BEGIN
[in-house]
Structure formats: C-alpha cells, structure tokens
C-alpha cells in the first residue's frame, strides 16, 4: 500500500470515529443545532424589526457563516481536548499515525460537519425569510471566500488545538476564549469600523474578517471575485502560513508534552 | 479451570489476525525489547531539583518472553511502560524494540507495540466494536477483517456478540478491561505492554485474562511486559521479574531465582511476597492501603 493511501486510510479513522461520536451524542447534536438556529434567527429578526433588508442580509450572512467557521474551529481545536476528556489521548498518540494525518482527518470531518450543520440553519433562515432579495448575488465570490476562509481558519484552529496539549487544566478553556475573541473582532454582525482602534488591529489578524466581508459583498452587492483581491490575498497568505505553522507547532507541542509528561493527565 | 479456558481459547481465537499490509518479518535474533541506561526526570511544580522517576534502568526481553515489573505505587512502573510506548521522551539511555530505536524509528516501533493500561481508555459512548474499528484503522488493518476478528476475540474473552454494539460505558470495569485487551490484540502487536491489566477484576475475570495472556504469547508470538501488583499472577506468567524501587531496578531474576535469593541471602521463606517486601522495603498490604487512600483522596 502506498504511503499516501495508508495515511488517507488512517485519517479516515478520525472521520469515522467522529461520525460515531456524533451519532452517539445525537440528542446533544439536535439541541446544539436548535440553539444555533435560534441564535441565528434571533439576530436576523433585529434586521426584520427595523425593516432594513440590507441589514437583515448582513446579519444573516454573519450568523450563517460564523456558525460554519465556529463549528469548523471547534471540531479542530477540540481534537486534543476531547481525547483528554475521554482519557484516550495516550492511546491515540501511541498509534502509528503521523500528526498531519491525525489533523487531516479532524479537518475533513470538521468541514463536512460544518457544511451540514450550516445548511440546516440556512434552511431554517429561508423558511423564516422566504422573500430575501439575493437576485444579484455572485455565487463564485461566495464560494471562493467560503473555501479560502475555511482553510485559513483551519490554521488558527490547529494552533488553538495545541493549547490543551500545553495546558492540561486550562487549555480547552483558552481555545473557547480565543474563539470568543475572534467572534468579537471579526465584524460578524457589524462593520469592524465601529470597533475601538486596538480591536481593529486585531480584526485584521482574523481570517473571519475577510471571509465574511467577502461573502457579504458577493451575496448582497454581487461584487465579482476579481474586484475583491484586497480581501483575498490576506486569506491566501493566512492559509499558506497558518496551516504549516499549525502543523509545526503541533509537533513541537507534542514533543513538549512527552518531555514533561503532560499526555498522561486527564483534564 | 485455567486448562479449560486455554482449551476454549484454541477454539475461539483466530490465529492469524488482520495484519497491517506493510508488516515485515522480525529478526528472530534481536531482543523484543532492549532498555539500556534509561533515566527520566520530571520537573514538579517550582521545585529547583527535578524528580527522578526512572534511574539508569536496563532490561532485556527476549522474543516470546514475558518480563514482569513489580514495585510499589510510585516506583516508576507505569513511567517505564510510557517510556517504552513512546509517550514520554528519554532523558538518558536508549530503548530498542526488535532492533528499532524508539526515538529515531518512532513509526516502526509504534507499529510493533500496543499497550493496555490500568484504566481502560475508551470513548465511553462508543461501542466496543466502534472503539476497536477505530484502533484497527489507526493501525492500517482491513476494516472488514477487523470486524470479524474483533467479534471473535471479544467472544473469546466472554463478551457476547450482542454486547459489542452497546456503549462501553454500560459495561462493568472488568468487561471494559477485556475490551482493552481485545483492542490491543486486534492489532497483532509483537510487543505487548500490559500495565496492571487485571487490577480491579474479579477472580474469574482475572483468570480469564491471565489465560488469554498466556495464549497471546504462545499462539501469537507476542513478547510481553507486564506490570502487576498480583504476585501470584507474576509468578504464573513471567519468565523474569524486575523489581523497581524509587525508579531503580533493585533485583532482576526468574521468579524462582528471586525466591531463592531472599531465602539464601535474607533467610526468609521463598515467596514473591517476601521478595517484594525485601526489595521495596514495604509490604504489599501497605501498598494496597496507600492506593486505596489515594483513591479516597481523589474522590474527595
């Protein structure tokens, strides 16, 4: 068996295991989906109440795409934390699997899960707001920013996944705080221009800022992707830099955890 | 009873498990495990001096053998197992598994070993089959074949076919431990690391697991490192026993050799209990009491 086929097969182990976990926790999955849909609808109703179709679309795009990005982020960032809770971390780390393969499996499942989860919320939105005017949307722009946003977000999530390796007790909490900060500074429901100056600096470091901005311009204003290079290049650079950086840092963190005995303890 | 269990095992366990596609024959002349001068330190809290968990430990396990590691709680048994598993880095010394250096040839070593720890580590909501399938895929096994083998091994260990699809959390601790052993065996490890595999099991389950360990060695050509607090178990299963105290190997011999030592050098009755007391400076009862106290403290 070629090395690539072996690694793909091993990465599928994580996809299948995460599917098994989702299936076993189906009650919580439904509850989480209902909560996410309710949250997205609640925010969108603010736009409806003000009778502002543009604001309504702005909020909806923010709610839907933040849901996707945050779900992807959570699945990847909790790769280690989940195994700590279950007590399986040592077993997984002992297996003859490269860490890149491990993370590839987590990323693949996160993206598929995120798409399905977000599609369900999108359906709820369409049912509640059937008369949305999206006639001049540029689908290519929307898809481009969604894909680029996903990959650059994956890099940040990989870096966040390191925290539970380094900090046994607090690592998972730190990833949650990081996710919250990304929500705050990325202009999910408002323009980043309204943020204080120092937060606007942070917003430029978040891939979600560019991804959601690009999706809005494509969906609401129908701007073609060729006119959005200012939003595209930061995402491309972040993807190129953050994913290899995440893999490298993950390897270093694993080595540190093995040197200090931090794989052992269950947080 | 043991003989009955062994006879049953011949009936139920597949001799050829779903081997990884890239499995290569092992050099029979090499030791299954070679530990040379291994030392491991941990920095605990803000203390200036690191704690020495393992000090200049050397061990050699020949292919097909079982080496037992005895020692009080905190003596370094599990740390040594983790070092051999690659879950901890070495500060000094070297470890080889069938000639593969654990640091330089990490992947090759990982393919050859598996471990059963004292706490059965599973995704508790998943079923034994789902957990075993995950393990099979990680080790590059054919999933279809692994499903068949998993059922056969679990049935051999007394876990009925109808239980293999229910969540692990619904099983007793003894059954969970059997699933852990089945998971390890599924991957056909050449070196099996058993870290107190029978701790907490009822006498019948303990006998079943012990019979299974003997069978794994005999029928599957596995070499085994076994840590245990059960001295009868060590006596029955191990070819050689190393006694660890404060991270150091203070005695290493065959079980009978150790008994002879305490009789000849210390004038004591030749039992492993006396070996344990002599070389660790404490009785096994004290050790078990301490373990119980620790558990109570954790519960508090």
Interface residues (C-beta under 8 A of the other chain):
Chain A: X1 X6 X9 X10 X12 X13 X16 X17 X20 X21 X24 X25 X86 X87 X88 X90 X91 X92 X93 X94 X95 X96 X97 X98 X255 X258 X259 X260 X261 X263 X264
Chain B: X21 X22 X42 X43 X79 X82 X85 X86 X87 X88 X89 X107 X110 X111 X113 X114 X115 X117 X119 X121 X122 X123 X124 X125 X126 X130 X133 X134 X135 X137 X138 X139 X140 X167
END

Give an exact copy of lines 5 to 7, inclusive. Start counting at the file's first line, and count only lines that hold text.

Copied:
Interface residues (C-beta under 8 A of the other chain):
Chain A: X1 X6 X9 X10 X12 X13 X16 X17 X20 X21 X24 X25 X86 X87 X88 X90 X91 X92 X93 X94 X95 X96 X97 X98 X255 X258 X259 X260 X261 X263 X264
Chain B: X21 X22 X42 X43 X79 X82 X85 X86 X87 X88 X89 X107 X110 X111 X113 X114 X115 X117 X119 X121 X122 X123 X124 X125 X126 X130 X133 X134 X135 X137 X138 X139 X140 X167